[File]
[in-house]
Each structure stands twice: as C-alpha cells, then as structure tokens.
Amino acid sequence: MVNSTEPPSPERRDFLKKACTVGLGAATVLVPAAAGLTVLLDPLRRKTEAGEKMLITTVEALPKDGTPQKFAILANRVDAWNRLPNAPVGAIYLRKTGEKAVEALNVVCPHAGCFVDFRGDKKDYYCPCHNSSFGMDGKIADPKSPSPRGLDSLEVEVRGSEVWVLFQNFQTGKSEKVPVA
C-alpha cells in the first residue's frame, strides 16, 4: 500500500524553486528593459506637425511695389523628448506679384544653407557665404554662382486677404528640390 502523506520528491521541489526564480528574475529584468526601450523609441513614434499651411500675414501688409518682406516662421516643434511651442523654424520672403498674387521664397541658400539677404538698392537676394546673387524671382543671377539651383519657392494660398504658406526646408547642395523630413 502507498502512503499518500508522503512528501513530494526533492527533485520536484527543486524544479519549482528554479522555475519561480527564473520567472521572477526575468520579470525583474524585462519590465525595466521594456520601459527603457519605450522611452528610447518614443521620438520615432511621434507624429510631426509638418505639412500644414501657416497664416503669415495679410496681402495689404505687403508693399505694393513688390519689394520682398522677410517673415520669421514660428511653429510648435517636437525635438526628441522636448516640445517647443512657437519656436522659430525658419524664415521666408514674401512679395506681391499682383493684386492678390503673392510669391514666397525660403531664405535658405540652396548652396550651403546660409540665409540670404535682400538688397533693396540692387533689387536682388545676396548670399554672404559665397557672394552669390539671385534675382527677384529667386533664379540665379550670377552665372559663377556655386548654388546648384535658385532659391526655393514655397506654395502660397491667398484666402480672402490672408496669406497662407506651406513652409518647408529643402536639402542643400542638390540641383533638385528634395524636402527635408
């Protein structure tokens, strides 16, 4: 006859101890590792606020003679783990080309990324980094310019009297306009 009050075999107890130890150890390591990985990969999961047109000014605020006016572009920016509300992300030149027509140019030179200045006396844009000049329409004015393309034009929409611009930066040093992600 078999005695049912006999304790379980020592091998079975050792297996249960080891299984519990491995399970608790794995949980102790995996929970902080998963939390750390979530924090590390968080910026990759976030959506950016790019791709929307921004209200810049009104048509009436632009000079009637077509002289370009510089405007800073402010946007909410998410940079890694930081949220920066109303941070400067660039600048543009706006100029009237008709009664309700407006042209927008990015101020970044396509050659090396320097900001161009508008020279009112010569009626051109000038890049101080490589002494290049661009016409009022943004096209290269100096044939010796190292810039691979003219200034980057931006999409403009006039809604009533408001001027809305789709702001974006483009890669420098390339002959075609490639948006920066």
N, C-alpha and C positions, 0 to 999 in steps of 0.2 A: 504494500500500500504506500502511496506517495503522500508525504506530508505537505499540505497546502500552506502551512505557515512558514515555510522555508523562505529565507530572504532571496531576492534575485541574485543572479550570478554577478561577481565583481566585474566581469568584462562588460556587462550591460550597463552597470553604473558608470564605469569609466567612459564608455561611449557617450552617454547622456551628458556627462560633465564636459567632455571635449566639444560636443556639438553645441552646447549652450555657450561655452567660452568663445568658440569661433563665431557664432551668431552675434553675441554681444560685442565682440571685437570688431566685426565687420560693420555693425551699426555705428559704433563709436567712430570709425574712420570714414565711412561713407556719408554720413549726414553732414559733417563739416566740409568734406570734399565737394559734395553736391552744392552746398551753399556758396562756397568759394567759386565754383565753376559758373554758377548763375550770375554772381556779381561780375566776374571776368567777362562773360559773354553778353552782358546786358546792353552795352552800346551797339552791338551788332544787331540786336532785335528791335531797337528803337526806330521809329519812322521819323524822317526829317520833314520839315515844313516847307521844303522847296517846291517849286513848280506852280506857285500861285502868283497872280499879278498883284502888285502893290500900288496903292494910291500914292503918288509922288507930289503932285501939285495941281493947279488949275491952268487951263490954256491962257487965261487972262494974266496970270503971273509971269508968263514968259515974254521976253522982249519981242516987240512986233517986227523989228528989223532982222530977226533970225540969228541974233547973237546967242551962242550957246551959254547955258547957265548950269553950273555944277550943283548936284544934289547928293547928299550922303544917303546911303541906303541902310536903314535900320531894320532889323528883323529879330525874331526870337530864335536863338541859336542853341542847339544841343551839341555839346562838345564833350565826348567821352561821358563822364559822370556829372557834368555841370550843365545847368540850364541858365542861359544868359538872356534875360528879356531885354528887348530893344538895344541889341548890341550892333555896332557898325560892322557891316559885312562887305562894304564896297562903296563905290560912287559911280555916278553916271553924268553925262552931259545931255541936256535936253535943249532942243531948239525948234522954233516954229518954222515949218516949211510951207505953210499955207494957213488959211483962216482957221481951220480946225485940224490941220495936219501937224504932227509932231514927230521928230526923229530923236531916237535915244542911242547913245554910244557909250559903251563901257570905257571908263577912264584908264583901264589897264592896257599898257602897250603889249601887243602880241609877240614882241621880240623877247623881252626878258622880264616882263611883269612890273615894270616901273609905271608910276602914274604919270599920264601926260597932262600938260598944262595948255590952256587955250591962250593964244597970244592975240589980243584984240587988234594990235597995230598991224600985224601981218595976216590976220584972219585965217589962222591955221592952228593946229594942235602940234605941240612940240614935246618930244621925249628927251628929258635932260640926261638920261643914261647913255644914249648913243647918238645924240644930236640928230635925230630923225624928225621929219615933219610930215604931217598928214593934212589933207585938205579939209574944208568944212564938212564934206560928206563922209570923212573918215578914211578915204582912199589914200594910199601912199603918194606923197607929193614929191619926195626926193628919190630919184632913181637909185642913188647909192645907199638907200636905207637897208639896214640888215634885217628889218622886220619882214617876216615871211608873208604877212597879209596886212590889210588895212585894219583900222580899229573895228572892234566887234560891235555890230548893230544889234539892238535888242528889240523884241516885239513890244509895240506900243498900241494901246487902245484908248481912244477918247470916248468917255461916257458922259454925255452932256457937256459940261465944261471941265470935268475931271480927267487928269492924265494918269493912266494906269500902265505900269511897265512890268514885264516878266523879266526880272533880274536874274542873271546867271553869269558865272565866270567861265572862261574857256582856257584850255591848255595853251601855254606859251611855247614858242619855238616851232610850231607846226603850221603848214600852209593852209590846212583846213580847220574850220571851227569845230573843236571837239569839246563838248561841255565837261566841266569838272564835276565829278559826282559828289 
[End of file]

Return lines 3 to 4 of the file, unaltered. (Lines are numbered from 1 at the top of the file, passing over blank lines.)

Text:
Amino acid sequence: MVNSTEPPSPERRDFLKKACTVGLGAATVLVPAAAGLTVLLDPLRRKTEAGEKMLITTVEALPKDGTPQKFAILANRVDAWNRLPNAPVGAIYLRKTGEKAVEALNVVCPHAGCFVDFRGDKKDYYCPCHNSSFGMDGKIADPKSPSPRGLDSLEVEVRGSEVWVLFQNFQTGKSEKVPVA
C-alpha cells in the first residue's frame, strides 16, 4: 500500500524553486528593459506637425511695389523628448506679384544653407557665404554662382486677404528640390 502523506520528491521541489526564480528574475529584468526601450523609441513614434499651411500675414501688409518682406516662421516643434511651442523654424520672403498674387521664397541658400539677404538698392537676394546673387524671382543671377539651383519657392494660398504658406526646408547642395523630413 502507498502512503499518500508522503512528501513530494526533492527533485520536484527543486524544479519549482528554479522555475519561480527564473520567472521572477526575468520579470525583474524585462519590465525595466521594456520601459527603457519605450522611452528610447518614443521620438520615432511621434507624429510631426509638418505639412500644414501657416497664416503669415495679410496681402495689404505687403508693399505694393513688390519689394520682398522677410517673415520669421514660428511653429510648435517636437525635438526628441522636448516640445517647443512657437519656436522659430525658419524664415521666408514674401512679395506681391499682383493684386492678390503673392510669391514666397525660403531664405535658405540652396548652396550651403546660409540665409540670404535682400538688397533693396540692387533689387536682388545676396548670399554672404559665397557672394552669390539671385534675382527677384529667386533664379540665379550670377552665372559663377556655386548654388546648384535658385532659391526655393514655397506654395502660397491667398484666402480672402490672408496669406497662407506651406513652409518647408529643402536639402542643400542638390540641383533638385528634395524636402527635408